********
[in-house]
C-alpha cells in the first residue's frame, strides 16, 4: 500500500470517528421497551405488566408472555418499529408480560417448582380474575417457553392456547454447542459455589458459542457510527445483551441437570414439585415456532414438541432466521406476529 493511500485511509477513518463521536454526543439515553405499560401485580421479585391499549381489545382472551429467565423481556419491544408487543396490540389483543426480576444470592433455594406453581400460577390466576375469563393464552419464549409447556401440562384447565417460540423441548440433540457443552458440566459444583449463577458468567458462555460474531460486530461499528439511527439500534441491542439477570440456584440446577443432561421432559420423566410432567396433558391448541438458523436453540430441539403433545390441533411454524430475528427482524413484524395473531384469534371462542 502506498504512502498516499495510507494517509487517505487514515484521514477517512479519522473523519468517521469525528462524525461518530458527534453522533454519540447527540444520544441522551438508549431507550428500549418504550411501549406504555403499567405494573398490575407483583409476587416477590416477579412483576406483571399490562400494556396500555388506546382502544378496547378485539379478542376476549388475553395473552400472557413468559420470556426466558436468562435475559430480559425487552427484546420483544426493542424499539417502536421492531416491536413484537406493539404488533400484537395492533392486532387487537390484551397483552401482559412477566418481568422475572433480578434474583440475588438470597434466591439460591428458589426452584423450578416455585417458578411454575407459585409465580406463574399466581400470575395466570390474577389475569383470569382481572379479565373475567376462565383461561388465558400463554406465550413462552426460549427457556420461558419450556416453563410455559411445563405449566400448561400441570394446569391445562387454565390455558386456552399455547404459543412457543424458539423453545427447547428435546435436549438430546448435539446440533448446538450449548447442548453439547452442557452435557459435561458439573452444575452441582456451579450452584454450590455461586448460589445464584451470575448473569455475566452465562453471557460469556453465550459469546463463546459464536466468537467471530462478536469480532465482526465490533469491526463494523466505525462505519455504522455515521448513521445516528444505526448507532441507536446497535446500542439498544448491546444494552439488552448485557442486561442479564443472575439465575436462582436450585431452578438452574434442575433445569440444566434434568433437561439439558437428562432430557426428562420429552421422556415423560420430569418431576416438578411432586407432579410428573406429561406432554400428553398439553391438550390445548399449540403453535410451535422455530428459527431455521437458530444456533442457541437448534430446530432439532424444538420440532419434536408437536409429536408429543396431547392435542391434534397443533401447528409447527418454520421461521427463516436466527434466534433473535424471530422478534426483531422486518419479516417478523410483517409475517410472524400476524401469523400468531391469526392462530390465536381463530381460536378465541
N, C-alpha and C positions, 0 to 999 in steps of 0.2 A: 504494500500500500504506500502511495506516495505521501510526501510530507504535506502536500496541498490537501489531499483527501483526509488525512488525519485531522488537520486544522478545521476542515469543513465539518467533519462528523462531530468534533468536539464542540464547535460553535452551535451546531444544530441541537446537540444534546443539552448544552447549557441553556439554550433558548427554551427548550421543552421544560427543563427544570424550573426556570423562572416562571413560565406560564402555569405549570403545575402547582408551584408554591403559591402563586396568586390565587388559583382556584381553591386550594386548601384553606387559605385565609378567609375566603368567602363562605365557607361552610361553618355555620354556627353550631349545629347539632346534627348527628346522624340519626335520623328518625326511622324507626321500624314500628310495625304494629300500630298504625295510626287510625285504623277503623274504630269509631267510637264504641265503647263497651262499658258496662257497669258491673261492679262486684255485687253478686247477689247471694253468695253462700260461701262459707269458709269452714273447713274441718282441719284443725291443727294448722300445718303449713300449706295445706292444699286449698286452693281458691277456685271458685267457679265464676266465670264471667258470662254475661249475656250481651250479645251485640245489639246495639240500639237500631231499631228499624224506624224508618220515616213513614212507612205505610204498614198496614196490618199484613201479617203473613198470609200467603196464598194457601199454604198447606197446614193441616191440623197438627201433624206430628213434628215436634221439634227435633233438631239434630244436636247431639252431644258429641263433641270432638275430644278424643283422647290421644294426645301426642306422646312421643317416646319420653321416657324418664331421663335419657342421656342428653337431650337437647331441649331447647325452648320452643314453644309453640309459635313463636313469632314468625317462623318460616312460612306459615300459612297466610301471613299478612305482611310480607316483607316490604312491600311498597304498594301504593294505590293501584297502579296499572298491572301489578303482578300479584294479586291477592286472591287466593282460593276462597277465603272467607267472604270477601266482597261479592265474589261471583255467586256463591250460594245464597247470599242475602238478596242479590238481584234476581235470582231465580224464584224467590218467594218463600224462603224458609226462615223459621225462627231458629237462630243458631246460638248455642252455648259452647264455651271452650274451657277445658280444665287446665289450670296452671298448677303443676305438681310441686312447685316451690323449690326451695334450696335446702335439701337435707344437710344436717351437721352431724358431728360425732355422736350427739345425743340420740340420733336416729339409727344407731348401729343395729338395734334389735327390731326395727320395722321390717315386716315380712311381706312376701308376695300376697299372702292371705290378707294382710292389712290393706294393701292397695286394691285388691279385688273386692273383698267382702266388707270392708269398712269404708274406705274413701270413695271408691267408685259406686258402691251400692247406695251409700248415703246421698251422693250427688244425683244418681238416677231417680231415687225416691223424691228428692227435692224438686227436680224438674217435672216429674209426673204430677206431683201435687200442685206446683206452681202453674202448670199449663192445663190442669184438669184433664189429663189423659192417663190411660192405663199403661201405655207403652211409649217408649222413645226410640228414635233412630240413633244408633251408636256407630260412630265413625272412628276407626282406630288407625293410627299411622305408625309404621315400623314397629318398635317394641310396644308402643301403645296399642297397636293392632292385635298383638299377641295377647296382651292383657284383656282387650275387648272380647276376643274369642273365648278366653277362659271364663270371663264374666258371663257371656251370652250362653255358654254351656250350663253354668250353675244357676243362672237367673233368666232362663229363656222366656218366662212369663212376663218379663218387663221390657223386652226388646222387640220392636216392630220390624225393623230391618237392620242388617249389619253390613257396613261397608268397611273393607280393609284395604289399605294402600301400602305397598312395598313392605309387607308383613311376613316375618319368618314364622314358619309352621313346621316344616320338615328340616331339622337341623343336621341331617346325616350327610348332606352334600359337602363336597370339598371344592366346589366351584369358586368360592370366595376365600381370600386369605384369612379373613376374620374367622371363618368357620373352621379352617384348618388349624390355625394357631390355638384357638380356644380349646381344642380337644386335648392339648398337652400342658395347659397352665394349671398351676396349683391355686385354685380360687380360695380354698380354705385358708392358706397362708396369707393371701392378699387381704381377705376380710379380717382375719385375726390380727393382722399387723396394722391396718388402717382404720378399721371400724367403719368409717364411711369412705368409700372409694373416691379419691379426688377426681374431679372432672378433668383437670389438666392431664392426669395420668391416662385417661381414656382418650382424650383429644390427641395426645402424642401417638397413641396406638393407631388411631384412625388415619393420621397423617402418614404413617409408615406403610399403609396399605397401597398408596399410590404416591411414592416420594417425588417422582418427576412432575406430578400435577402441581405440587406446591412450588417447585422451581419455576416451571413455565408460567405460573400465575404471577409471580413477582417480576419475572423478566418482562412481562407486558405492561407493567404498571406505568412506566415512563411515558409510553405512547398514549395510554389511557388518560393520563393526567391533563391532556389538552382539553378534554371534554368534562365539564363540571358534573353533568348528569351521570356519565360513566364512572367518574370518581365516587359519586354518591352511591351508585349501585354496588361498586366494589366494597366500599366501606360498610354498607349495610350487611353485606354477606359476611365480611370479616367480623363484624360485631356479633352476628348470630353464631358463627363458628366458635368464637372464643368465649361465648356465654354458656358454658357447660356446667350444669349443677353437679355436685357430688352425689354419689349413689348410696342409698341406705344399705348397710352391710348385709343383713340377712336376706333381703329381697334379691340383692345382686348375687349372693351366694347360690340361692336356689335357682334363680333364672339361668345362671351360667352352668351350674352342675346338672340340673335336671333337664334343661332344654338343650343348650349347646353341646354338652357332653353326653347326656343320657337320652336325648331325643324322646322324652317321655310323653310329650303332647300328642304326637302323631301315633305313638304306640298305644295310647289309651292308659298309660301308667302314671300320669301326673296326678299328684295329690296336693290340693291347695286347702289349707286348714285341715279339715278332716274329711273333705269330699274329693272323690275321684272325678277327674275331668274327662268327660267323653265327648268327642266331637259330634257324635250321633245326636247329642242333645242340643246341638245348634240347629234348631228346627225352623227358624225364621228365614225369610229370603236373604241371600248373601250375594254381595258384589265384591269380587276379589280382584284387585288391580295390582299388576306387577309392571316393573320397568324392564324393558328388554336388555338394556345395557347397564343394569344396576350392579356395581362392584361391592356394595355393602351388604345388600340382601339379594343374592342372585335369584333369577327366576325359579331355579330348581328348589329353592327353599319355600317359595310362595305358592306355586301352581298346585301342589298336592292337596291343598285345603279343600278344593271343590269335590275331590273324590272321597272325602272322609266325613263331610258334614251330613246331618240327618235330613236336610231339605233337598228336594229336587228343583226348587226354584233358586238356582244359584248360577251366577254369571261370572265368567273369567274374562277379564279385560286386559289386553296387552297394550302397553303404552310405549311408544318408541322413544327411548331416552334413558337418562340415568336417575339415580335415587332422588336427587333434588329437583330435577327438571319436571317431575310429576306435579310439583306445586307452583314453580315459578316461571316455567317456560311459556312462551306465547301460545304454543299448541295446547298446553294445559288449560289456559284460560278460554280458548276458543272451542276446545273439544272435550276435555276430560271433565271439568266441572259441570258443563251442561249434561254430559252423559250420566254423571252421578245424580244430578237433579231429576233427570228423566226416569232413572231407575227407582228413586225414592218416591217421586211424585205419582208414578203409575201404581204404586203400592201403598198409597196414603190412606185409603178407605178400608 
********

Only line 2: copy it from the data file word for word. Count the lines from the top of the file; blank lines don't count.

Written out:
C-alpha cells in the first residue's frame, strides 16, 4: 500500500470517528421497551405488566408472555418499529408480560417448582380474575417457553392456547454447542459455589458459542457510527445483551441437570414439585415456532414438541432466521406476529 493511500485511509477513518463521536454526543439515553405499560401485580421479585391499549381489545382472551429467565423481556419491544408487543396490540389483543426480576444470592433455594406453581400460577390466576375469563393464552419464549409447556401440562384447565417460540423441548440433540457443552458440566459444583449463577458468567458462555460474531460486530461499528439511527439500534441491542439477570440456584440446577443432561421432559420423566410432567396433558391448541438458523436453540430441539403433545390441533411454524430475528427482524413484524395473531384469534371462542 502506498504512502498516499495510507494517509487517505487514515484521514477517512479519522473523519468517521469525528462524525461518530458527534453522533454519540447527540444520544441522551438508549431507550428500549418504550411501549406504555403499567405494573398490575407483583409476587416477590416477579412483576406483571399490562400494556396500555388506546382502544378496547378485539379478542376476549388475553395473552400472557413468559420470556426466558436468562435475559430480559425487552427484546420483544426493542424499539417502536421492531416491536413484537406493539404488533400484537395492533392486532387487537390484551397483552401482559412477566418481568422475572433480578434474583440475588438470597434466591439460591428458589426452584423450578416455585417458578411454575407459585409465580406463574399466581400470575395466570390474577389475569383470569382481572379479565373475567376462565383461561388465558400463554406465550413462552426460549427457556420461558419450556416453563410455559411445563405449566400448561400441570394446569391445562387454565390455558386456552399455547404459543412457543424458539423453545427447547428435546435436549438430546448435539446440533448446538450449548447442548453439547452442557452435557459435561458439573452444575452441582456451579450452584454450590455461586448460589445464584451470575448473569455475566452465562453471557460469556453465550459469546463463546459464536466468537467471530462478536469480532465482526465490533469491526463494523466505525462505519455504522455515521448513521445516528444505526448507532441507536446497535446500542439498544448491546444494552439488552448485557442486561442479564443472575439465575436462582436450585431452578438452574434442575433445569440444566434434568433437561439439558437428562432430557426428562420429552421422556415423560420430569418431576416438578411432586407432579410428573406429561406432554400428553398439553391438550390445548399449540403453535410451535422455530428459527431455521437458530444456533442457541437448534430446530432439532424444538420440532419434536408437536409429536408429543396431547392435542391434534397443533401447528409447527418454520421461521427463516436466527434466534433473535424471530422478534426483531422486518419479516417478523410483517409475517410472524400476524401469523400468531391469526392462530390465536381463530381460536378465541